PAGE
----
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  1. eyebeams is offline

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    Posted On:
    1/02/2006 7:46pm


     Style: Kickboxing/Grappling

    --
    Hell yeah! Hell no!
    Quote Originally Posted by LORD ASIA
    You are obviously ignorant of the history of many of the pple I posted. I already stated that several of them were sickly and frail in their youth, some up to their teen years, and changed that by training hard.

    You are enlightened.
    Nah, that's not it either. I'm well aware of Jigoro Kano's bio, have and some knowledge of Mifune (and moaning about how frail they were in their youth misses the boat historically, to boot). And of course, Japan's deliberate attempt to remodel itself as an Imperialist, militarist regime in the Western model helped emphasize hard training. Despite Kano's supposed anti-militarist stance, the timeline doesn't jibe. See:

    http://ejmas.com/jalt/jaltart_abe_0600.htm

    Militarism of the physical education system was already well under way, and not in the nice citizen-soldier sense. Lots and lots of martial artists there went through the narrative of being sickly (because their government was economically incompetent and society medically ignorant) and then powerful (as they plugged into nationalist interests along with their reputations). This was true for Ueshiba too, as a matter of fact, and a whole gaggle of martial artists aside from him -- because it was really common for the Japanese, period.

    Mentioning people belonging to family traditions (like Royler) is kind of silly, since growing up in a family that teaches effective martial arts will naturally provide the progressive training I'm talking about.

    The former examples are not something we really ought to emulate. The latter are family ties unavailable to the majority. The ones that don't easily fit into either do not really make a significant difference. There will always be people who have talent that is obvious beforehand. There will always be those who have talent that just requires the correct stimulus, too, but it's still talent.
  2. eyebeams is offline

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    Posted On:
    1/02/2006 7:47pm


     Style: Kickboxing/Grappling

    --
    Hell yeah! Hell no!
    Quote Originally Posted by BigNinjaPimp
    Yeah, look at Bruce Lee. In his youth he was slightly overweight and weak.
    Uh, no. In his youth he was a competitive dancer and boxer.
  3. Goju - Joe is offline
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    I am a Ninja bitches!! Deal with it

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    Posted On:
    1/02/2006 7:57pm

    Join us... or die
     Style: Improv comedy

    --
    Hell yeah! Hell no!
    Eyebeams,

    If I understand you correctly you are saying that as a mature 33 years old with kids, and responsibilities that you don't find the Hard Core training you once did to be that big a deal.

    That's because you're an adult. Unlike many here who think that either you go hard core or F'off, who are as delusional as LARP's in that they think what they do matters or is impressive in the larger scheme of things.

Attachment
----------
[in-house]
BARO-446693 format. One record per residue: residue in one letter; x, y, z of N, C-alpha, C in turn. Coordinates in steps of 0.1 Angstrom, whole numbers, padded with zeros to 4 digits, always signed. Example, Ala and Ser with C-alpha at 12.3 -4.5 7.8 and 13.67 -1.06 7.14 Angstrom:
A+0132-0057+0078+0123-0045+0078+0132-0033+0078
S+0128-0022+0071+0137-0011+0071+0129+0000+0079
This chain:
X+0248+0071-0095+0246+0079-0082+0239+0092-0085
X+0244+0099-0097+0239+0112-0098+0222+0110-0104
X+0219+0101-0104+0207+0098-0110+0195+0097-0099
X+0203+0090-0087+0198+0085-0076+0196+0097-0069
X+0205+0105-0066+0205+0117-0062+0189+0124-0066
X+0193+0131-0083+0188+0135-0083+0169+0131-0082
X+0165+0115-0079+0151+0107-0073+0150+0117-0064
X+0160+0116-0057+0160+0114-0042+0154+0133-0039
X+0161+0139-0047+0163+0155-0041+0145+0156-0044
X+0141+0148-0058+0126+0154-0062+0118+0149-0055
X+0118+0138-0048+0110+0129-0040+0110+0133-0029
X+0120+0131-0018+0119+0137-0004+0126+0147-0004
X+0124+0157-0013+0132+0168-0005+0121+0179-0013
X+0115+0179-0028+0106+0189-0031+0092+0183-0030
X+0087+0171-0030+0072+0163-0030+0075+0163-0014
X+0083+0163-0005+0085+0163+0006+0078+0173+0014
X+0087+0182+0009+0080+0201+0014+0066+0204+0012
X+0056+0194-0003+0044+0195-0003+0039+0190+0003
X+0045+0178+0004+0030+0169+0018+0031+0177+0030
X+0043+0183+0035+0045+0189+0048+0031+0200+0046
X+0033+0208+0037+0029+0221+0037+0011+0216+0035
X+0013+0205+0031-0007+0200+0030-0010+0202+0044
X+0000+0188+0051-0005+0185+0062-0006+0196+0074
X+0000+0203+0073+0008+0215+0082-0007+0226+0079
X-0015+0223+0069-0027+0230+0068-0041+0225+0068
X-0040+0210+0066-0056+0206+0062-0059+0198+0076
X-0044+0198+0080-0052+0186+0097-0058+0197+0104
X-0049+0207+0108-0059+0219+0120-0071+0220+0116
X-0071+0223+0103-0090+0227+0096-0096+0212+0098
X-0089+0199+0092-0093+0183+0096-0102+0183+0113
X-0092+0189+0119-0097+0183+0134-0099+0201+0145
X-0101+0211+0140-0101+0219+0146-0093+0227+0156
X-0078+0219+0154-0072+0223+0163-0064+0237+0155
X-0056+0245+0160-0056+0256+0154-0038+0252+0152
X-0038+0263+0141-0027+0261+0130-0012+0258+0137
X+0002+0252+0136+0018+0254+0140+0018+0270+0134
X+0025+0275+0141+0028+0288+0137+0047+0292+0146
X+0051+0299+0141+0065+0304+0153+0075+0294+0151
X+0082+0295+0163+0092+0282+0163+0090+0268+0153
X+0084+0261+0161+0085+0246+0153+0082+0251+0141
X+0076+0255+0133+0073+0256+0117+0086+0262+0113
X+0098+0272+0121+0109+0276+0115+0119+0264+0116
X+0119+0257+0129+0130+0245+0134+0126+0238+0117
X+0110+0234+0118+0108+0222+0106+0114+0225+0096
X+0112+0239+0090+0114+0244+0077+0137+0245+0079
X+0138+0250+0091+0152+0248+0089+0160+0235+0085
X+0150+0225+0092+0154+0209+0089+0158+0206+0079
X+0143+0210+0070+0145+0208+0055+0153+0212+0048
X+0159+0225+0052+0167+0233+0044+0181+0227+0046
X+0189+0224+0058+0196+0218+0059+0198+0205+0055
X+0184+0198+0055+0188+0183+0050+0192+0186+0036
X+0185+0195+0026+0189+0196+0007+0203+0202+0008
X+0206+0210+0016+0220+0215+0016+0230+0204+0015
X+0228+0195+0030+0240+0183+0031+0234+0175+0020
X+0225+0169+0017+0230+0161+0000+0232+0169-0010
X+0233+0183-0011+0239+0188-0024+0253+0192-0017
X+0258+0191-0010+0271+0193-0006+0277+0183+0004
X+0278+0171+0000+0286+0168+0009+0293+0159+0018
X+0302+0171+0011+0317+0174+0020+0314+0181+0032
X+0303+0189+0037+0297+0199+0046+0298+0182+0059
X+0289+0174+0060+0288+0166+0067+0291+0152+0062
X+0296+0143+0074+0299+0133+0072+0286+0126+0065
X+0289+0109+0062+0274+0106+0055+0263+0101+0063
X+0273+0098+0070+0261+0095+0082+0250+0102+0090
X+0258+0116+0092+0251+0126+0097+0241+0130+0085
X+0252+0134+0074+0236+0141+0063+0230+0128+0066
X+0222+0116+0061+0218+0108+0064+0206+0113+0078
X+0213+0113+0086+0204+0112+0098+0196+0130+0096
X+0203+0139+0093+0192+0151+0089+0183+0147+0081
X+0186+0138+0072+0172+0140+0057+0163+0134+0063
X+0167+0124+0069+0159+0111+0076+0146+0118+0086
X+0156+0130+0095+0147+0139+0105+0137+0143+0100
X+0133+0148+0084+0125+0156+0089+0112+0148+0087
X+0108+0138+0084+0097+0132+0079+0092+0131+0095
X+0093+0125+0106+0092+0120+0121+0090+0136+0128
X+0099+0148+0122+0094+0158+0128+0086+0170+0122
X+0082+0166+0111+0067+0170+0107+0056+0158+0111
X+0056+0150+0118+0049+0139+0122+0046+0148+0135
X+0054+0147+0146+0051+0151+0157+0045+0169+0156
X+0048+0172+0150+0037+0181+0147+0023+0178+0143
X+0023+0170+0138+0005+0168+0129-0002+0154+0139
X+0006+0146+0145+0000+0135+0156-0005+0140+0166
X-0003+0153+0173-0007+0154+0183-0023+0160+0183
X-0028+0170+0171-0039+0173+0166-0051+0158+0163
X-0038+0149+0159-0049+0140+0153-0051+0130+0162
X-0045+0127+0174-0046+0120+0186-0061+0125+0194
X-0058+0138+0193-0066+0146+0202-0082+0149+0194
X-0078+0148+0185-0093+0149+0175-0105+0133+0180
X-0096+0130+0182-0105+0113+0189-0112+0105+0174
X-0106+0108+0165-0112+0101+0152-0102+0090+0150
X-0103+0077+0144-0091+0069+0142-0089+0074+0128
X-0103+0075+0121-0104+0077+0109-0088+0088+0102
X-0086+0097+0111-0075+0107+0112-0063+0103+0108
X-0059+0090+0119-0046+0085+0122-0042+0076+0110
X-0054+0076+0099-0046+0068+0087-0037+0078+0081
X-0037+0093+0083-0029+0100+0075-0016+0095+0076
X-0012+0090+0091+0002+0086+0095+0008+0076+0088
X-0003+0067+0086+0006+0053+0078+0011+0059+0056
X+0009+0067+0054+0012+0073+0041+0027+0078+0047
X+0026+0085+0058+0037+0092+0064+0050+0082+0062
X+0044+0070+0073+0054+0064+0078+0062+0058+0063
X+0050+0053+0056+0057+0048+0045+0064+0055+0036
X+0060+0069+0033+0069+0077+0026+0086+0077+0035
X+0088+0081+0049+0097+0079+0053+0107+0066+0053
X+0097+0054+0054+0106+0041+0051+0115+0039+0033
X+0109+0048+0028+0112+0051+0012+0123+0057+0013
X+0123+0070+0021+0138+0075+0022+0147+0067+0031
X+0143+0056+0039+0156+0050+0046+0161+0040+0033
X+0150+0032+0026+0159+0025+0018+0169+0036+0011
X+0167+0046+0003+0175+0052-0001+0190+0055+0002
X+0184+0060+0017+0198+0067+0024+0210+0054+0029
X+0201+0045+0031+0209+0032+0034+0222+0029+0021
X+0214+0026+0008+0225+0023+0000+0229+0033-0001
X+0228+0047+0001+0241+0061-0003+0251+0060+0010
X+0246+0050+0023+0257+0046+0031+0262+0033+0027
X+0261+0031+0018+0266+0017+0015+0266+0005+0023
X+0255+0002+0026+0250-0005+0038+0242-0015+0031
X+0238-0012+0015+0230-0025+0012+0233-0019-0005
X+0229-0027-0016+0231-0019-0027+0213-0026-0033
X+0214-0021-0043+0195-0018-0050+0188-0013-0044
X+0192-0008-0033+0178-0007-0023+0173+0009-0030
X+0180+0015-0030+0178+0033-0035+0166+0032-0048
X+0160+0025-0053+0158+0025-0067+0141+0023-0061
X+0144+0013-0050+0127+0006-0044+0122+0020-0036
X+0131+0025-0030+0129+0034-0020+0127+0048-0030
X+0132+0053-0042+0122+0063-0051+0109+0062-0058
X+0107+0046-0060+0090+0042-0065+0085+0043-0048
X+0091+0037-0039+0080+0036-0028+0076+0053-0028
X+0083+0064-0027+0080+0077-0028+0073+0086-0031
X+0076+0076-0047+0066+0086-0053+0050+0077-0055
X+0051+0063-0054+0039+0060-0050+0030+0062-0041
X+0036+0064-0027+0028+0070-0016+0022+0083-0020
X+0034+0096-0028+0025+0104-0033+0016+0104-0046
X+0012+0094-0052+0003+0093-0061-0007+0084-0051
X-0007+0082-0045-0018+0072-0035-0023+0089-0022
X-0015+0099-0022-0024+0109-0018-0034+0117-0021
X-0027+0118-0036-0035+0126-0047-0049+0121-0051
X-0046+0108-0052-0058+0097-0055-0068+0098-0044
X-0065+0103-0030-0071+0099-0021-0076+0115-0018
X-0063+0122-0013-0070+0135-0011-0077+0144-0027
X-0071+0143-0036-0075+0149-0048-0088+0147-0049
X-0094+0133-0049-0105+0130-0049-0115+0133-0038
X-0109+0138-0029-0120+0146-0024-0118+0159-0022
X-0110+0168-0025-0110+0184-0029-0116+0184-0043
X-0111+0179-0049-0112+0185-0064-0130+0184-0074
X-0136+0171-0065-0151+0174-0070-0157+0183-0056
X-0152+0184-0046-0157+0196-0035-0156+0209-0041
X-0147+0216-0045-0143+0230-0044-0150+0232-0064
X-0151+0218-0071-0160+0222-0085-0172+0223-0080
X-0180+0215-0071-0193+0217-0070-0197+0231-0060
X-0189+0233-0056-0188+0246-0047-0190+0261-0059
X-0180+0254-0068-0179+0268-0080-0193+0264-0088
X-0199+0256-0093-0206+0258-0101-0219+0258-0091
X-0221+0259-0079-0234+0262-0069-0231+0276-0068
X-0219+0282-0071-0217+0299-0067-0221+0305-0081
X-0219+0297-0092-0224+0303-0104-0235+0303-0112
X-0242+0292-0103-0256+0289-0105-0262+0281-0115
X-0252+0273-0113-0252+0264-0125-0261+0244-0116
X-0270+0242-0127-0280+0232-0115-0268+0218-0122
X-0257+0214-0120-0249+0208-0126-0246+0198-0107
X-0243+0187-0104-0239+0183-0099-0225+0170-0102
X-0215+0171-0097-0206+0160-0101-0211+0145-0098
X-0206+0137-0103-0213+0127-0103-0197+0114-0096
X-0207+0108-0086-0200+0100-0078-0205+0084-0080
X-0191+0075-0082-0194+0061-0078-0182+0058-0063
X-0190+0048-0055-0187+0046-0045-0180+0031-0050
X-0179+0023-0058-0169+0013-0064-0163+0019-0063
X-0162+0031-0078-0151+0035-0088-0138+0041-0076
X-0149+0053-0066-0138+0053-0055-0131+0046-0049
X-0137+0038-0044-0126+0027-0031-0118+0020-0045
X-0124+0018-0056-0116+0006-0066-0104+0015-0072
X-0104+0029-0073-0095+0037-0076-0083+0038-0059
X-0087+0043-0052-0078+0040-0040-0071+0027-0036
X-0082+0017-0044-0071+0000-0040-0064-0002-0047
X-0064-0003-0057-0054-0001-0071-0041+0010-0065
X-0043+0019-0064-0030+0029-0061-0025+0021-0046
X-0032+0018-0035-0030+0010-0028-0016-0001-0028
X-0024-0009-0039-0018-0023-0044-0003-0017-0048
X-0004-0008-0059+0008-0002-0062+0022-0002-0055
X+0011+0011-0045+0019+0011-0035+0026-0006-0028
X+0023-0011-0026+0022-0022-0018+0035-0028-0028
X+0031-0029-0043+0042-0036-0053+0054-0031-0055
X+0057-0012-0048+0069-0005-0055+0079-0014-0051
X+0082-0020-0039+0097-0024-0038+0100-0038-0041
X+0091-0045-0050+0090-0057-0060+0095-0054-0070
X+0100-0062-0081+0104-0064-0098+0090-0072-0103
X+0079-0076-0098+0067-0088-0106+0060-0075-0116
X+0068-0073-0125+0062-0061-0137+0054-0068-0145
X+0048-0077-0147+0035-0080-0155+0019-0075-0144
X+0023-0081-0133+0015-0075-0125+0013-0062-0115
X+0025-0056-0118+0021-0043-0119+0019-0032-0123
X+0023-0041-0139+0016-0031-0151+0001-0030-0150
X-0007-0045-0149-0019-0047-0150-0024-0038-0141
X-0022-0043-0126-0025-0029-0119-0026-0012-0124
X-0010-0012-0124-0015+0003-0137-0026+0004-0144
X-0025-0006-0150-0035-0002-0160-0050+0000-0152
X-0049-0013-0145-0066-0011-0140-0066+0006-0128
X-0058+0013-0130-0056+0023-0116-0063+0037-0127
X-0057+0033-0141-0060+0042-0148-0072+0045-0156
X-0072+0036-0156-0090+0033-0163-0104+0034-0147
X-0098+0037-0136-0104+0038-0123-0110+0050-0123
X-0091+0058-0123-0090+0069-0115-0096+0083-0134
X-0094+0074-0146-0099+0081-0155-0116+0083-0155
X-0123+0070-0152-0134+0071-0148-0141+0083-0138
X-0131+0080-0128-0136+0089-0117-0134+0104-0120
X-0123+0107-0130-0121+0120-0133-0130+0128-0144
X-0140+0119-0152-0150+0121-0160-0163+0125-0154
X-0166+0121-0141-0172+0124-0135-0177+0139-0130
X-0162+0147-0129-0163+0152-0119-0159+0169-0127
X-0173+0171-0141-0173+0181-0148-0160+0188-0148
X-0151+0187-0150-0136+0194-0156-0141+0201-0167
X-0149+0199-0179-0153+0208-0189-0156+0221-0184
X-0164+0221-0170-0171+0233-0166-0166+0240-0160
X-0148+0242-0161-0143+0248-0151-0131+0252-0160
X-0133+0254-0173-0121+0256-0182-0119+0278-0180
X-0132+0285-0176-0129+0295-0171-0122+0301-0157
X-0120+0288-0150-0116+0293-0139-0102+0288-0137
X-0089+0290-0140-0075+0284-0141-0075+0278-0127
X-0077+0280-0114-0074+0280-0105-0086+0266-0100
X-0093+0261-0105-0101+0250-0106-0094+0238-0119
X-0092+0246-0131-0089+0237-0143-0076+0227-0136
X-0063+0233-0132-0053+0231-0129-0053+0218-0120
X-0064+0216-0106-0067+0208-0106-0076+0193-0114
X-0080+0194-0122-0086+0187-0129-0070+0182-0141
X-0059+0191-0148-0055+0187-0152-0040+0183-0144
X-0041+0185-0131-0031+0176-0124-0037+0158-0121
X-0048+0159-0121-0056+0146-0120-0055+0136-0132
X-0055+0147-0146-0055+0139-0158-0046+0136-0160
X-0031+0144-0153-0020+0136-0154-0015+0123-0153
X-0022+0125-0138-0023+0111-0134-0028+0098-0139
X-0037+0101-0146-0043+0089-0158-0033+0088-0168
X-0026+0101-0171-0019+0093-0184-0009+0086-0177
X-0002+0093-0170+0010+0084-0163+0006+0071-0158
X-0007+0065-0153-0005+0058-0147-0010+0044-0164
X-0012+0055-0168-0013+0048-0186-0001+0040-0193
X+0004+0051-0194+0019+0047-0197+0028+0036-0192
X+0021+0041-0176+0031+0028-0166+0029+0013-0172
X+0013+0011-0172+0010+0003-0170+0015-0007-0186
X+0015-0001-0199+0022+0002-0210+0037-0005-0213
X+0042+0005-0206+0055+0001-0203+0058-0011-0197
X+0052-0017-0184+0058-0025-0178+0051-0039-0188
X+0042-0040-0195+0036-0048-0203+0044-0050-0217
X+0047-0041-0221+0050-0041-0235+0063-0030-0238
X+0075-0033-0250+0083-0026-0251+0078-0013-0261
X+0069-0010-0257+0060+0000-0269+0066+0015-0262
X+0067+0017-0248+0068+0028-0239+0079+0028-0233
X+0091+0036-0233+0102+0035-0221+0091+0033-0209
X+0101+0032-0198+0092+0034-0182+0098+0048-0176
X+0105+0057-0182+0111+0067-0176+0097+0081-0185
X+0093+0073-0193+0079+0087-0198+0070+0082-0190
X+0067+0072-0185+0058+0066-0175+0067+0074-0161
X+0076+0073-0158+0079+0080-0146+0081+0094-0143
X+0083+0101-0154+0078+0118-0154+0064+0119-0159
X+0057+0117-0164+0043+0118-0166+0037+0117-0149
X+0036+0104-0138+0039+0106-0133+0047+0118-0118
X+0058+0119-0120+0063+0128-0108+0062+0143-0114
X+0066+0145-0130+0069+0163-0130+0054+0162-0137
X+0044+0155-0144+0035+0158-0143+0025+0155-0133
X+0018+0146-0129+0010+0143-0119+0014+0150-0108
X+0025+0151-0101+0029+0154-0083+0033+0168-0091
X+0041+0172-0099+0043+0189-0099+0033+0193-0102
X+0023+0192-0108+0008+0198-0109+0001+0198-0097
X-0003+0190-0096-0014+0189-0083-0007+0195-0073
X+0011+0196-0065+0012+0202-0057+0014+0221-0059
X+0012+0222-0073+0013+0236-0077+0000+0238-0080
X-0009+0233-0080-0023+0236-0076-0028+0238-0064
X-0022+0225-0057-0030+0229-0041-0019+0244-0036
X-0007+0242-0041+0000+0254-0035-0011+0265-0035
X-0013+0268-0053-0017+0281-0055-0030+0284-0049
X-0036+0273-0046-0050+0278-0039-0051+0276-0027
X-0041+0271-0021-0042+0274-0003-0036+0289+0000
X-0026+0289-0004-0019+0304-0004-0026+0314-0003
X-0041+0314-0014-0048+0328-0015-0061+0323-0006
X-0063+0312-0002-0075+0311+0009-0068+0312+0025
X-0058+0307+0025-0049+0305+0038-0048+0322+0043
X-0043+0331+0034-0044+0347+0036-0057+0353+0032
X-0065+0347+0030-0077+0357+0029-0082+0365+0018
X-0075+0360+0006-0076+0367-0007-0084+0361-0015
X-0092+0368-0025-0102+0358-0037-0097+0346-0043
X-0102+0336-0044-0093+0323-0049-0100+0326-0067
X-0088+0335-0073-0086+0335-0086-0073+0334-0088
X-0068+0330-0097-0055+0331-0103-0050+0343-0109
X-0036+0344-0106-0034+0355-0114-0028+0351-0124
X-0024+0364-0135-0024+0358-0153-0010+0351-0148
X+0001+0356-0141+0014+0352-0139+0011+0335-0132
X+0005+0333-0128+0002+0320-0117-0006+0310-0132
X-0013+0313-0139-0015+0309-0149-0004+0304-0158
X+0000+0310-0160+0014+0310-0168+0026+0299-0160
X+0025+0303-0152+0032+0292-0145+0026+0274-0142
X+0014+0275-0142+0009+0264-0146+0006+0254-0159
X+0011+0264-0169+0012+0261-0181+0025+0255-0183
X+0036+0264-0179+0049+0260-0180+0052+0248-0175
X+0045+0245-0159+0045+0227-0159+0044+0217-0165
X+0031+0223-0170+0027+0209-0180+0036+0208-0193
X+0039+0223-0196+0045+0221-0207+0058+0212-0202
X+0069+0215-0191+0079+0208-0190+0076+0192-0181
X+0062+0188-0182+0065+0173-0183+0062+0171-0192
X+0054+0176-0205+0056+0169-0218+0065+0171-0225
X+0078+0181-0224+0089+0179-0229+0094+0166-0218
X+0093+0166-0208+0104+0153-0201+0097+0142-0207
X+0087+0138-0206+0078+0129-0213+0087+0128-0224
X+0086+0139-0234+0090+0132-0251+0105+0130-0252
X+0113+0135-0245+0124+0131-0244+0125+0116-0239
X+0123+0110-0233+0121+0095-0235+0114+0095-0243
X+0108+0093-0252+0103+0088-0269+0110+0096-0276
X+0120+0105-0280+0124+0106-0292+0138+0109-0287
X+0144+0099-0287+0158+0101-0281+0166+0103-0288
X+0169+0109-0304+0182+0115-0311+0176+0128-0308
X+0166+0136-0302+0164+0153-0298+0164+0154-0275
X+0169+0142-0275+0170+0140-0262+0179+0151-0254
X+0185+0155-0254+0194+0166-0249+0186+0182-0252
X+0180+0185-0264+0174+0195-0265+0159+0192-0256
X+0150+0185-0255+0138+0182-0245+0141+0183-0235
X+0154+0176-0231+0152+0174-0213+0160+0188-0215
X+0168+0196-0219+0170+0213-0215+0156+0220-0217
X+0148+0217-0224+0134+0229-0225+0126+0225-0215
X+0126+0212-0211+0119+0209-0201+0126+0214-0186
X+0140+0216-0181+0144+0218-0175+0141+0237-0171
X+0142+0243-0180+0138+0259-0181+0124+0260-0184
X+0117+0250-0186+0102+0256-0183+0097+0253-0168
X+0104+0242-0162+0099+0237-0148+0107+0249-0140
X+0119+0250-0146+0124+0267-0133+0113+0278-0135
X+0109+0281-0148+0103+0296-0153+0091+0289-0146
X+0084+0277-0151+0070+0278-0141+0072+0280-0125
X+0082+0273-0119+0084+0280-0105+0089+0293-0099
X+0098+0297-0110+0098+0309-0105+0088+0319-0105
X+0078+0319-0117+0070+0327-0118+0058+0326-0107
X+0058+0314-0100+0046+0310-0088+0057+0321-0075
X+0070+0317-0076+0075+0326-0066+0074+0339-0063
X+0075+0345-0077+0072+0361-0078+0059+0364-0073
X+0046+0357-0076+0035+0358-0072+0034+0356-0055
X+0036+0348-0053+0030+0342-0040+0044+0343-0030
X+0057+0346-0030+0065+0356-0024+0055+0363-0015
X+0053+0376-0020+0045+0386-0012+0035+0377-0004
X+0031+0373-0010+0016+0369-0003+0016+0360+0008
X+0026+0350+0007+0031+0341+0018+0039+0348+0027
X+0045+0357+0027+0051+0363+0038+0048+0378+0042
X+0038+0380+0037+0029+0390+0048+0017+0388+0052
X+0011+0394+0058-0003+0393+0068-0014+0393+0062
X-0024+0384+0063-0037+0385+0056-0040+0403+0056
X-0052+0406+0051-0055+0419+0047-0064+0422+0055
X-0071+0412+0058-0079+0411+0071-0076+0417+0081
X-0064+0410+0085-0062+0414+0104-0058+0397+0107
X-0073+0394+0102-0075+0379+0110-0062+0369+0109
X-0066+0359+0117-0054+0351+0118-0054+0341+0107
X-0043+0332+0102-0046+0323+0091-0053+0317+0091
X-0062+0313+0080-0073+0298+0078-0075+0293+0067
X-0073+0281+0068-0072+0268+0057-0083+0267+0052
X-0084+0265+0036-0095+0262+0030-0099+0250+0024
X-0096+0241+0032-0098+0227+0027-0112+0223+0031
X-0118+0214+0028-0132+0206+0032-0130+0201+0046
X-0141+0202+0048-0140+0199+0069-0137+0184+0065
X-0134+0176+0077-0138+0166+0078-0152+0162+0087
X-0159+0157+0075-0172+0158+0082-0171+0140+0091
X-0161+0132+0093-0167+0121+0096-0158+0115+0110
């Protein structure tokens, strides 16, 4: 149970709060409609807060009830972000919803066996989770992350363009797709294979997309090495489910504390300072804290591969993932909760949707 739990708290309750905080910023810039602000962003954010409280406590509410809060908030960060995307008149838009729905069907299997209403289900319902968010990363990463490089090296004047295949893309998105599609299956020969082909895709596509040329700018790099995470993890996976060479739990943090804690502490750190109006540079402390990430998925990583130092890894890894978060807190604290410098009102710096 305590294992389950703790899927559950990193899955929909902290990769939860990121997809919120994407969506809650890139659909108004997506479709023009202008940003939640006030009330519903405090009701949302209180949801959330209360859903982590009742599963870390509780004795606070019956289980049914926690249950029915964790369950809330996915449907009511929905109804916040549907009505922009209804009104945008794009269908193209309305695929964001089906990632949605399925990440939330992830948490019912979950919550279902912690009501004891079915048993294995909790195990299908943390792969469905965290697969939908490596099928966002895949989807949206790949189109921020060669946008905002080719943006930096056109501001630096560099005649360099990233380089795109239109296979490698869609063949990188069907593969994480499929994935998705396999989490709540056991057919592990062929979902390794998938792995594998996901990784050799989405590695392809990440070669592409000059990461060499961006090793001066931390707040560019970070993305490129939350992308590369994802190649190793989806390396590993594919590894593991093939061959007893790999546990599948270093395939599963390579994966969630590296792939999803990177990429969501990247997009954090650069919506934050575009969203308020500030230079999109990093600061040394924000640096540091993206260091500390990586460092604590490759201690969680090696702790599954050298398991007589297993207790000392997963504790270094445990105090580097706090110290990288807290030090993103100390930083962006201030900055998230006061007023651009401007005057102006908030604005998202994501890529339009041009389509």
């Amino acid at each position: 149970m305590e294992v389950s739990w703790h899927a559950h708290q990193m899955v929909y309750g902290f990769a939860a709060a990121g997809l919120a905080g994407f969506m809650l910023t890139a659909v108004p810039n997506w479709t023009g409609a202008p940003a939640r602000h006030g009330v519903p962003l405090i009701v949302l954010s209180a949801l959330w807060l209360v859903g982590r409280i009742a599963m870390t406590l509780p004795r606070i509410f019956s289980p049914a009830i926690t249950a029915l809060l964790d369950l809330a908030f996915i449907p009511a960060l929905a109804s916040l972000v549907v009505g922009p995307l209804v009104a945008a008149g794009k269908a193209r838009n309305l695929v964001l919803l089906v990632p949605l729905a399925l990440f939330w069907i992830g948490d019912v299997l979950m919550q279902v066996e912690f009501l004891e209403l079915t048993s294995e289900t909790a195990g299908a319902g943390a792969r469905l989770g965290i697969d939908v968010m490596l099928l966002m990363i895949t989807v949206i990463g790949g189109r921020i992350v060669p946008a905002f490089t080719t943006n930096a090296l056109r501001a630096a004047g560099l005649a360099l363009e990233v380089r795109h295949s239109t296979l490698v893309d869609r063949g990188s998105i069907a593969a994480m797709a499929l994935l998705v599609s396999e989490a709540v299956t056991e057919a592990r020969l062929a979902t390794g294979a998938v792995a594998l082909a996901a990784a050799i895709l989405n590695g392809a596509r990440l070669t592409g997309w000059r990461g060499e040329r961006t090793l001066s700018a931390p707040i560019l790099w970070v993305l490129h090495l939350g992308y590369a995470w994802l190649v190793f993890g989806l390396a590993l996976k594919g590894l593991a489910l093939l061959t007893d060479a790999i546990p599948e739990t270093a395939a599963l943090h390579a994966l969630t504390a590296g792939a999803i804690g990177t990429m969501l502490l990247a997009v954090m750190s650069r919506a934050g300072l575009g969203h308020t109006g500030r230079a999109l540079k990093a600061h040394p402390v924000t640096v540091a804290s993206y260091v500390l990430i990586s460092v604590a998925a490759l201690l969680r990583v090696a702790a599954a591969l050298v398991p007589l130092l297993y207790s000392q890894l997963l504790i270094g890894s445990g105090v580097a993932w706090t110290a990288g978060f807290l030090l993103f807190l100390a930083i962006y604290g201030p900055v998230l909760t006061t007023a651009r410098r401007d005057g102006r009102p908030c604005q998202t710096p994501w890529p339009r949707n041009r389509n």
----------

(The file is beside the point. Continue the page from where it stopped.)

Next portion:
The only people hard core training is truly relevant to are:

    Professions fighters (or those who training to be)
    People in the Military
    People in Law enforcement
    and People in security (bouncers and that sort)

    That's not to say people shouldn't train hard core if they want to, just stop being dicks about it, because then you're doing it for an ego boost and it's sad.
  4. dakotajudo is offline
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    Posted On:
    1/02/2006 8:10pm

    supporting member
     Style: Judo

    --
    Hell yeah! Hell no!
    Quote Originally Posted by Bud Shi Dist
    Hey dumbass.... Lungs are part of the cardiovascular system.
    No.

    Cardio = heart; vascular = blood vessels.

    Lungs = Respiratory System.
  5. eyebeams is offline

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    Posted On:
    1/02/2006 8:12pm


     Style: Kickboxing/Grappling

    --
    Hell yeah! Hell no!
    Quote Originally Posted by GoJu - Joe
    Eyebeams,

    If I understand you correctly you are saying that as a mature 33 years old with kids, and responsibilities that you don't find the Hard Core training you once did to be that big a deal.

    That's because you're an adult. Unlike many here who think that either you go hard core or F'off, who are as delusional as LARP's in that they think what they do matters or is impressive in the larger scheme of things.

    The only people hard core training is truly relevant to are:

    Professions fighters (or those who training to be)
    People in the Military
    People in Law enforcement
    and People in security (bouncers and that sort)

    That's not to say people shouldn't train hard core if they want to, just stop being dicks about it, because then you're doing it for an ego boost and it's sad.

    Sort of, but the other thing I think is sometimes lacking is a way to progressively add those valuable, difficult elements of training. I *do* think that you should be a competent fighter if you make any claim to teach an effective fighting method, and I *do* think that you have to sweat out significant conditioning and sparring demands. On the other hand, I think that there is a way to help a broader group get to that point. Using my own experience as a guide, I think that's possible and desireable, but I'm not sure the will is really there to explore it.

    The irony, of course is that a good method that takes someone from low fitness to the kind of intensity that's a prerequisite for success would benefit everybody. Tough schools would fix their retention problems and prosper, and McDojos would be able to profit without such an emphasis on contracts.

    I believe that my current teacher has a talent for just this sort of thing, and it's why I'm with him after a haitus. The crosstraining I do with a local BJJer is also shaping my opinion, since it seems that without the nutriding, they do this kind of thing pretty well, too.
  6. Gezere is offline
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    Posted On:
    1/02/2006 8:15pm

    supporting member
     Style: Kakutogi

    --
    Hell yeah! Hell no!
    Quote Originally Posted by eyebeams
    Nah, that's not it either. I'm well aware of Jigoro Kano's bio, have and some knowledge of Mifune (and moaning about how frail they were in their youth misses the boat historically, to boot). And of course, Japan's deliberate attempt to remodel itself as an Imperialist, militarist regime in the Western model helped emphasize hard training. Despite Kano's supposed anti-militarist stance, the timeline doesn't jibe. See:

    http://ejmas.com/jalt/jaltart_abe_0600.htm